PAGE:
Oitavos Dunes lies close to the most westerly point on the European mainland, where fairways are set out on beautiful sandy terrain close to the coast. It’s more seaside than links, right enough, though the playing conditions were pretty firm and fast when I played here a few months ago now.
I absolutely loved the opening four holes, played along fairways lined on either side by umbrella pines, with wonderfully contoured greens melting into their surroundings. The course then opens up when the routing moves north and further inland to holes set out across more elevated terrain.
Fairway bunkering on the par four 5th makes this hole easily the toughest on the front nine (rated stroke index 1), though the back-to-back par fives at the 7th and 8th are also pretty difficult due to their narrowness and the danger of out of bounds down the right, beyond the trees on that side.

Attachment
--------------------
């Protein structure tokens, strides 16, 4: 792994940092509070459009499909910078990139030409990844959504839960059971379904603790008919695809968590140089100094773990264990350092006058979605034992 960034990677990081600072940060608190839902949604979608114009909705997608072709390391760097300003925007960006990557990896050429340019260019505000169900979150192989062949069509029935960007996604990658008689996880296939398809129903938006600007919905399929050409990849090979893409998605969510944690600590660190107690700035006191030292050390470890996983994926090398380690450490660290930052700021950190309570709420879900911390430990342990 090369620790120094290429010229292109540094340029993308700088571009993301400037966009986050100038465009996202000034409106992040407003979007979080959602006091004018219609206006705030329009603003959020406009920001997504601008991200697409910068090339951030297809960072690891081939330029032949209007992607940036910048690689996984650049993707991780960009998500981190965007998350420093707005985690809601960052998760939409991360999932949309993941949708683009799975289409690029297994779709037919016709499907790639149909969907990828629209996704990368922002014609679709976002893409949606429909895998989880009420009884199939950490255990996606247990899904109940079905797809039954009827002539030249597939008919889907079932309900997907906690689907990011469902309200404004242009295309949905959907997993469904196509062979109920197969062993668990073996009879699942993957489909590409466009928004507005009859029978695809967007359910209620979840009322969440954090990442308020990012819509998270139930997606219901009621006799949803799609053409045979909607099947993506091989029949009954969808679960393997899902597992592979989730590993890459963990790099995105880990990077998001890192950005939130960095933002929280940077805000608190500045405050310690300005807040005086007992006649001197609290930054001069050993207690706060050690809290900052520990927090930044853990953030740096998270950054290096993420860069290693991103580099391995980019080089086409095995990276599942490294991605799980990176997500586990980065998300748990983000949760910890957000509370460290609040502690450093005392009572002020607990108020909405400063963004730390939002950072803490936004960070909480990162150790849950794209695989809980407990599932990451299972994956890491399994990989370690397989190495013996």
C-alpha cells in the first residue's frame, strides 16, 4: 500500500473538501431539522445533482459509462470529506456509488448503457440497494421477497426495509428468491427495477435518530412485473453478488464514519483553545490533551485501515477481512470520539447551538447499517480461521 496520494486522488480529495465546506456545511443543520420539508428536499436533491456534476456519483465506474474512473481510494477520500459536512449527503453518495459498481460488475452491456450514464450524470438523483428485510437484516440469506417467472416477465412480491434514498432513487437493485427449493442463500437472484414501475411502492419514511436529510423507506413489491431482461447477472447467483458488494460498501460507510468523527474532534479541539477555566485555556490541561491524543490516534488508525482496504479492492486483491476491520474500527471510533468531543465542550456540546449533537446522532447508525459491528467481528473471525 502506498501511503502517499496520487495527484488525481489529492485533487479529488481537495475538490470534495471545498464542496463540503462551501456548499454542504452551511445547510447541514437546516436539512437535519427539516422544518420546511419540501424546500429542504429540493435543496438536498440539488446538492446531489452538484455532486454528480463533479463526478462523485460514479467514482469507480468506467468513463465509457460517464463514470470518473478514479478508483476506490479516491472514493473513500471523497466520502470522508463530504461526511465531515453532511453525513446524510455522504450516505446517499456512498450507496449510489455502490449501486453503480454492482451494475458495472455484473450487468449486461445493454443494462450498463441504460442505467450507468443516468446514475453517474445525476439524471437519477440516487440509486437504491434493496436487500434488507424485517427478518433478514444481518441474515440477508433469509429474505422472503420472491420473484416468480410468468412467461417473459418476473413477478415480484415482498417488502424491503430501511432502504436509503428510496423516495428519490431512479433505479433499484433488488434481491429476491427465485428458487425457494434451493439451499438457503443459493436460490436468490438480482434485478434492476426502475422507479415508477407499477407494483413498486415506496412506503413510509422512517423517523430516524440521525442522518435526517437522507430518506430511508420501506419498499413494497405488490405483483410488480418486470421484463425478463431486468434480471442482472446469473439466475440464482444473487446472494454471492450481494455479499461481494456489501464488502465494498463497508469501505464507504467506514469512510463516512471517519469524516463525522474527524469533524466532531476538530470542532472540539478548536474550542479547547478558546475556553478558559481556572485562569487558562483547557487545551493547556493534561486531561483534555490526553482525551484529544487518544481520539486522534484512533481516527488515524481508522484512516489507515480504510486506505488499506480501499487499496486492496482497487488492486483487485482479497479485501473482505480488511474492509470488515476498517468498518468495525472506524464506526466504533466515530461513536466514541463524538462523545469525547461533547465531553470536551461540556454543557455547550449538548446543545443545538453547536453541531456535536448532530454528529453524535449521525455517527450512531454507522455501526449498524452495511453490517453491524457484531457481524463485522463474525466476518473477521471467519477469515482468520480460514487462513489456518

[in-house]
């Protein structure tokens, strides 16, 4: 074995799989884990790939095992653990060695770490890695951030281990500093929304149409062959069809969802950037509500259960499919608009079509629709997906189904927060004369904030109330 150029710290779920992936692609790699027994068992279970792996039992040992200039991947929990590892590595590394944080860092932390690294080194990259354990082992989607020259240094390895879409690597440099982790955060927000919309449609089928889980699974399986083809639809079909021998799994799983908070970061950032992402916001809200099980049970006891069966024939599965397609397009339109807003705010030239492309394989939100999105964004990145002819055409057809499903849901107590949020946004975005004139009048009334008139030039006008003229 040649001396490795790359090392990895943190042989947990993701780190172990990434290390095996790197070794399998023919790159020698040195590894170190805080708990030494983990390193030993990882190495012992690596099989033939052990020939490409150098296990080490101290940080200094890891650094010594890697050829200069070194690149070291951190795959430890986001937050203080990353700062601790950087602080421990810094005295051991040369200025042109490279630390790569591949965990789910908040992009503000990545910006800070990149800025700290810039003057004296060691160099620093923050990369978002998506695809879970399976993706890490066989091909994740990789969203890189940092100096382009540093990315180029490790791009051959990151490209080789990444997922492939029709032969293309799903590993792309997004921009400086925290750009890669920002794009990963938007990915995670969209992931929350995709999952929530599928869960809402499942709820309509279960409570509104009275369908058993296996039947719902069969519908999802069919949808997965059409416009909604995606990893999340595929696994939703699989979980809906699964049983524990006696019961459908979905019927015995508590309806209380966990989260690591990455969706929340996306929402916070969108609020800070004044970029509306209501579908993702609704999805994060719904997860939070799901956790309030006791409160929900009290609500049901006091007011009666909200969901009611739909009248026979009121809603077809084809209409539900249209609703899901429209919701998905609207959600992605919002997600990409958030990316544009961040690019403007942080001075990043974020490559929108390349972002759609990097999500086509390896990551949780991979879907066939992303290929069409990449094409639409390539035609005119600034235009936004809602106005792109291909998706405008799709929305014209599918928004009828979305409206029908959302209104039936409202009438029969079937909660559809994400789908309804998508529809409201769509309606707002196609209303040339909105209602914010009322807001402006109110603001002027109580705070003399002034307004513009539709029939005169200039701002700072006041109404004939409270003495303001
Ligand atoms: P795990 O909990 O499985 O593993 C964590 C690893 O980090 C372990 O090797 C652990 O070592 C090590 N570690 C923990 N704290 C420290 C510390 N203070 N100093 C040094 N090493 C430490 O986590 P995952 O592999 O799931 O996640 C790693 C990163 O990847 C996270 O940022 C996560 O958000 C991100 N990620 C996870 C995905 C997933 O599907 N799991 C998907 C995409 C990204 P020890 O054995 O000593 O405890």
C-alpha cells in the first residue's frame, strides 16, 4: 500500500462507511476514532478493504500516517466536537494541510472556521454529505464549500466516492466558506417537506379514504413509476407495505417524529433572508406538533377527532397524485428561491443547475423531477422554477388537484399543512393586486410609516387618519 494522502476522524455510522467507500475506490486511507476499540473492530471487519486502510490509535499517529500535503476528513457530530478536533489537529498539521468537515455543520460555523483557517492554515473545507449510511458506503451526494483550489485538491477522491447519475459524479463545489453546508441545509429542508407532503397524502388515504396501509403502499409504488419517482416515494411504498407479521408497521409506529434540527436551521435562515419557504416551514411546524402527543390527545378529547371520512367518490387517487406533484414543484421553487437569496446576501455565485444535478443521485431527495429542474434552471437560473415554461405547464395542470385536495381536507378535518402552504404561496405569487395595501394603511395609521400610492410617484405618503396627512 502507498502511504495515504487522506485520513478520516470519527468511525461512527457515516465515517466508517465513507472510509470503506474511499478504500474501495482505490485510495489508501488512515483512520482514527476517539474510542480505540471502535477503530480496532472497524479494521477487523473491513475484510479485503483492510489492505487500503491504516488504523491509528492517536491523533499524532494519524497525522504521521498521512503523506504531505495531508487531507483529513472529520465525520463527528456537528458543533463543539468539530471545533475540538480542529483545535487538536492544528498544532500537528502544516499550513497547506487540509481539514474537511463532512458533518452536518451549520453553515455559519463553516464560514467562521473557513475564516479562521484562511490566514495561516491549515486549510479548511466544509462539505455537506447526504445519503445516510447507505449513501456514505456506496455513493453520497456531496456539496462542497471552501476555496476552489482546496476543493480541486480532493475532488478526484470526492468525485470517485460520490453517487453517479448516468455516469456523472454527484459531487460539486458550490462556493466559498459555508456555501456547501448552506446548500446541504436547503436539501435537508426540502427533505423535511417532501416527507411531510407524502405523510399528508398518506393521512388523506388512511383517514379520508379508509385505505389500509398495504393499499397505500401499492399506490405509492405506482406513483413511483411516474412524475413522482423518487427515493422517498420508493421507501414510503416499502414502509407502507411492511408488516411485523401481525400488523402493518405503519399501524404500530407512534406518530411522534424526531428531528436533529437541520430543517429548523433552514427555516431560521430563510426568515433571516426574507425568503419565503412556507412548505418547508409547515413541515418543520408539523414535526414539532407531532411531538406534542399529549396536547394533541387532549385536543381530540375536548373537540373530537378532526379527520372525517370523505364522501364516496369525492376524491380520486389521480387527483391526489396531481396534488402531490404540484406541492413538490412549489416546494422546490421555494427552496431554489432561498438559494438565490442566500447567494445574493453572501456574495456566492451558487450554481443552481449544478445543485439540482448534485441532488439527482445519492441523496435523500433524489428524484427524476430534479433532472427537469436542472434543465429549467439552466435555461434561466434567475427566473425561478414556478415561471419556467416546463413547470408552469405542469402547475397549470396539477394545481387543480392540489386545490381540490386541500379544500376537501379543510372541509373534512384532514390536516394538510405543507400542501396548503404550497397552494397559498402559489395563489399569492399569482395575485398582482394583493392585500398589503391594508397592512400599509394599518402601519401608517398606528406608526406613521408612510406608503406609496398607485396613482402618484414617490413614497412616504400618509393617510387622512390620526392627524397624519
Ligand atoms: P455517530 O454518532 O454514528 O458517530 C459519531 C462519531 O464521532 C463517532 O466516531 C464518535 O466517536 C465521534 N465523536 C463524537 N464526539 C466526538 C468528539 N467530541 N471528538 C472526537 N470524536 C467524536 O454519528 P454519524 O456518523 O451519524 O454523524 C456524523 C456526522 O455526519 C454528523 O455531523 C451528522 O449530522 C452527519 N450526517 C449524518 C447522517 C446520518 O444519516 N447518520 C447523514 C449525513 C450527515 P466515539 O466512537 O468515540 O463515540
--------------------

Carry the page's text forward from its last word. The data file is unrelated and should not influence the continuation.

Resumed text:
I liked the elevated tee position of the par three 9th at the furthest point from the clubhouse but the boundary fence to the right of the next three holes distracted me until I reached the thrilling pair of par three holes at the 14th and 15th, situated within the most heavily contoured part of the course.
Holes 17 and 18 bring players back to the lovely wooded area close to the clubhouse, reviving memories of the opening four holes from four hours earlier, and these testing par fours are a great way to complete a round that certainly has its moments at the start, in the middle and at the end.
As long as you keep expectations in check (as in don't anticipate playing a world class layout, which is a very tall order in continental Europe) then you’re bound to really enjoy what’s on offer here. I’ve now visited almost every one of the courses currently listed in the Lisbon & Centre regional listings and Oitavos Dunes is right up there with the best of them.
Date: September 02, 2018